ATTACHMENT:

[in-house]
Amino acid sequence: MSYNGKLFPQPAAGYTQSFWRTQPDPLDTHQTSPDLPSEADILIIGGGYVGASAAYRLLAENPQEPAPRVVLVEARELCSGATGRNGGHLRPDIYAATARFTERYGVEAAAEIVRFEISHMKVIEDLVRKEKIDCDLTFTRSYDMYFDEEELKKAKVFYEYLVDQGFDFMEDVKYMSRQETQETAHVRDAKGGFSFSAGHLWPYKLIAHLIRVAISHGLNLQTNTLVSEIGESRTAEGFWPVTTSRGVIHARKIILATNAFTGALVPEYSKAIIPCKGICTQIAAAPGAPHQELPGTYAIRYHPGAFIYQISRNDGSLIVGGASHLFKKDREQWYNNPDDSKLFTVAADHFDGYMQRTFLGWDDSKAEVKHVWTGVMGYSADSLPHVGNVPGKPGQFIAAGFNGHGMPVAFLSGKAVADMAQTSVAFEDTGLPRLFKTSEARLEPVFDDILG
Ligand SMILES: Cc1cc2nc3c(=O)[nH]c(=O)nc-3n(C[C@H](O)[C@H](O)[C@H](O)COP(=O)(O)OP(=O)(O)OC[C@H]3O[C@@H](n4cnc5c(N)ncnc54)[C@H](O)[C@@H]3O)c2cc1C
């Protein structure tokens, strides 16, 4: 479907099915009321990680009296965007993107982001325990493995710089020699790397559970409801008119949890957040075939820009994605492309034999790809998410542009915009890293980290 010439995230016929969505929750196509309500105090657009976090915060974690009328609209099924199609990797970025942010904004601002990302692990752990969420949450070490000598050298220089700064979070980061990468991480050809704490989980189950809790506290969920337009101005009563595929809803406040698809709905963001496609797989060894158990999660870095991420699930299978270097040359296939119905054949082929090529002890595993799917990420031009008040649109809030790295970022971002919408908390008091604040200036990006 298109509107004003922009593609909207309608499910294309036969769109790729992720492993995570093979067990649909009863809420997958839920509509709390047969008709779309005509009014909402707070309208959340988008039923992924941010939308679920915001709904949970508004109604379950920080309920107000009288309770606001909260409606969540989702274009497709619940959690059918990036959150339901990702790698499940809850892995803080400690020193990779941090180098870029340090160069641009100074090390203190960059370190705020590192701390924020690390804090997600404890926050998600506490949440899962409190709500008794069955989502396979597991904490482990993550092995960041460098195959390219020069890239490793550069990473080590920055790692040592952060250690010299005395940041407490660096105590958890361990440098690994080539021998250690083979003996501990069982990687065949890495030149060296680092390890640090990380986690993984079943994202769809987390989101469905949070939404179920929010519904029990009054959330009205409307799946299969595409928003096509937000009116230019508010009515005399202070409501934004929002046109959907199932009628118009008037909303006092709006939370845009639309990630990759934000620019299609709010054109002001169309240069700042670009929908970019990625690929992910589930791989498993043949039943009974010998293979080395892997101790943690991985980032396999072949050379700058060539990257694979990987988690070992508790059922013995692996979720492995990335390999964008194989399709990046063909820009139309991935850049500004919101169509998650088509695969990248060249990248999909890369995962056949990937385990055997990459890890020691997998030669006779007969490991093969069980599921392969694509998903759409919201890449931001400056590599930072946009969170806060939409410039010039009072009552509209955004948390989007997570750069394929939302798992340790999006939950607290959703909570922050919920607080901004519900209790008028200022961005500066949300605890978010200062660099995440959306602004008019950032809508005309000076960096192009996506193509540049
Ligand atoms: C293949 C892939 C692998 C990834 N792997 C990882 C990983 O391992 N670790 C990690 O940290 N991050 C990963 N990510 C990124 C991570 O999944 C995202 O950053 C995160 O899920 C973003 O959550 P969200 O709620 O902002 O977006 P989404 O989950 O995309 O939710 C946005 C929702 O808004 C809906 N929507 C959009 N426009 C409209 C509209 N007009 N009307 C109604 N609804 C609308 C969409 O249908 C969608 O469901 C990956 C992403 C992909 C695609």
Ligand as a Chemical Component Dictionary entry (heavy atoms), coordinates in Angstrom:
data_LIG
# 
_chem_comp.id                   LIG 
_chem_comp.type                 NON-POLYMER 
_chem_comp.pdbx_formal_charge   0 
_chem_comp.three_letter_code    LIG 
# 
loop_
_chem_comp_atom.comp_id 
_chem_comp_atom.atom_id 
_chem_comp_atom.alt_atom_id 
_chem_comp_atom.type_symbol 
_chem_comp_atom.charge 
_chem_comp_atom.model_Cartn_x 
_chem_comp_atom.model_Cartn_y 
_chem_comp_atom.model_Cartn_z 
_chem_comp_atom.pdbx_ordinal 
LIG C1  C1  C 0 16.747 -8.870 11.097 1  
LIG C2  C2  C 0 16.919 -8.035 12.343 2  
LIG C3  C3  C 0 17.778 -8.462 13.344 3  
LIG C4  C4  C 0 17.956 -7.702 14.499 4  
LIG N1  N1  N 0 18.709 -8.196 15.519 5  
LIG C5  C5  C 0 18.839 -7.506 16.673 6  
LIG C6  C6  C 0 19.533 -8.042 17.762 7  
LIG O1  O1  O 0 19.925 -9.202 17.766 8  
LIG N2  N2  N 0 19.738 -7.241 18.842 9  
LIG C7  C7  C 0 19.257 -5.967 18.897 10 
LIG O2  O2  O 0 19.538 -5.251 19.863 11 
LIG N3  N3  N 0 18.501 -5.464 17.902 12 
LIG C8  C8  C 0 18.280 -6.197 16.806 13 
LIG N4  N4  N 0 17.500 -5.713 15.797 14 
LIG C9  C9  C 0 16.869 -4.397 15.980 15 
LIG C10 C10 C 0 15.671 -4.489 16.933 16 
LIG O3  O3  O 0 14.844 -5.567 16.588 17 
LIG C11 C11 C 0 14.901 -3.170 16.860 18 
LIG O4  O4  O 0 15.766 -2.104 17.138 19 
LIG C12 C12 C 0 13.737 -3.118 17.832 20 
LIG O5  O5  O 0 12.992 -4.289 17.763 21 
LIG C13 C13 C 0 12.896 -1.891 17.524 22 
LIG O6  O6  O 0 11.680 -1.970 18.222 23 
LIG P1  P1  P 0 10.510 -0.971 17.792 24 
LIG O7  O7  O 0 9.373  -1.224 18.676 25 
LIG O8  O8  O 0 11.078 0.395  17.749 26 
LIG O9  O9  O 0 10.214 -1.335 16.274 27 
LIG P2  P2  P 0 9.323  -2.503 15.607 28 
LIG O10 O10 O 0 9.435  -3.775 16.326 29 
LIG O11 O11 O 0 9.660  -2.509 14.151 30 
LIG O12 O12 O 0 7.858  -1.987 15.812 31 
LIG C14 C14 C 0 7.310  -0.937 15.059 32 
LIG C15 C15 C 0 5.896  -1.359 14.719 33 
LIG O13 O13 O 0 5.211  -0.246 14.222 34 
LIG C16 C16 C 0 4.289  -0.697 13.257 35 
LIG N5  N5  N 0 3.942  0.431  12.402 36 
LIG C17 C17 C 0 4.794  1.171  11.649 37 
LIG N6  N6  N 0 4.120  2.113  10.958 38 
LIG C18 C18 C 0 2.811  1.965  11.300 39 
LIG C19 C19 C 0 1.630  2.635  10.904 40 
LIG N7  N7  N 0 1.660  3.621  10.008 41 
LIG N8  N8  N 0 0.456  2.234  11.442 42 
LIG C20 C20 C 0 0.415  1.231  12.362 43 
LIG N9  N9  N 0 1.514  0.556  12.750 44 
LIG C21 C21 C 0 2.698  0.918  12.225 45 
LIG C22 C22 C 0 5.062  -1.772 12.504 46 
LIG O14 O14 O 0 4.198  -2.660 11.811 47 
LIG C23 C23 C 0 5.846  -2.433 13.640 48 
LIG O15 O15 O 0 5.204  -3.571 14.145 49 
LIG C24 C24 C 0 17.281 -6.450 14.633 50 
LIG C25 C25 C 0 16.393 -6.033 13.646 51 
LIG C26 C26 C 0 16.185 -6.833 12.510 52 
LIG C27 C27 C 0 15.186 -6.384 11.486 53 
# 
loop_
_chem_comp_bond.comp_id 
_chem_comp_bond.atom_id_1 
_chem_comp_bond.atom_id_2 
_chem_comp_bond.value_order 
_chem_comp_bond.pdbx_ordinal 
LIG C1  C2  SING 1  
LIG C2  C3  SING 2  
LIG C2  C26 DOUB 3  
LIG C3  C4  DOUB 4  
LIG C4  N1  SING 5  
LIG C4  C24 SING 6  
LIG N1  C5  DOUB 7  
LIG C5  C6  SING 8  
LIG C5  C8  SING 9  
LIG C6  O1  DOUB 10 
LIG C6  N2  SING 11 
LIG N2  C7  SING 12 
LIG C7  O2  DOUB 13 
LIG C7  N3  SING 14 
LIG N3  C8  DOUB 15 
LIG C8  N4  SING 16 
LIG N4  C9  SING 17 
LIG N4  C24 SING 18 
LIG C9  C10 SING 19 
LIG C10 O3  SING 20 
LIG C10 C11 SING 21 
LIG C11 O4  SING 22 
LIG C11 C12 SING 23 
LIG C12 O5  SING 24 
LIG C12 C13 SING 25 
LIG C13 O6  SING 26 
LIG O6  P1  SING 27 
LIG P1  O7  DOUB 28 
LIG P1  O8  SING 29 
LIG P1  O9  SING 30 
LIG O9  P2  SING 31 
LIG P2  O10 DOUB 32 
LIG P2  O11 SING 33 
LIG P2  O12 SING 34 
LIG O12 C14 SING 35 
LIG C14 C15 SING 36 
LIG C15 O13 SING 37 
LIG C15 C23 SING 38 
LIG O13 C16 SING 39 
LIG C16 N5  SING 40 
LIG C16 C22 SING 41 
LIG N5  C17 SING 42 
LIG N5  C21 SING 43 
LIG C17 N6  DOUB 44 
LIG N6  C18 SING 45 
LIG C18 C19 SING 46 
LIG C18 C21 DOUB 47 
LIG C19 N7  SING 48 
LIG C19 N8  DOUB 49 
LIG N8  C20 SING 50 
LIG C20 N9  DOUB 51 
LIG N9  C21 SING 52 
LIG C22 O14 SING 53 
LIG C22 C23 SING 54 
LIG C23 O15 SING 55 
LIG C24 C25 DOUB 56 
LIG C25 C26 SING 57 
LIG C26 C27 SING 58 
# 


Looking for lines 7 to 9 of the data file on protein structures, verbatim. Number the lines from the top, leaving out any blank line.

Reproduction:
data_LIG
# 
_chem_comp.id                   LIG 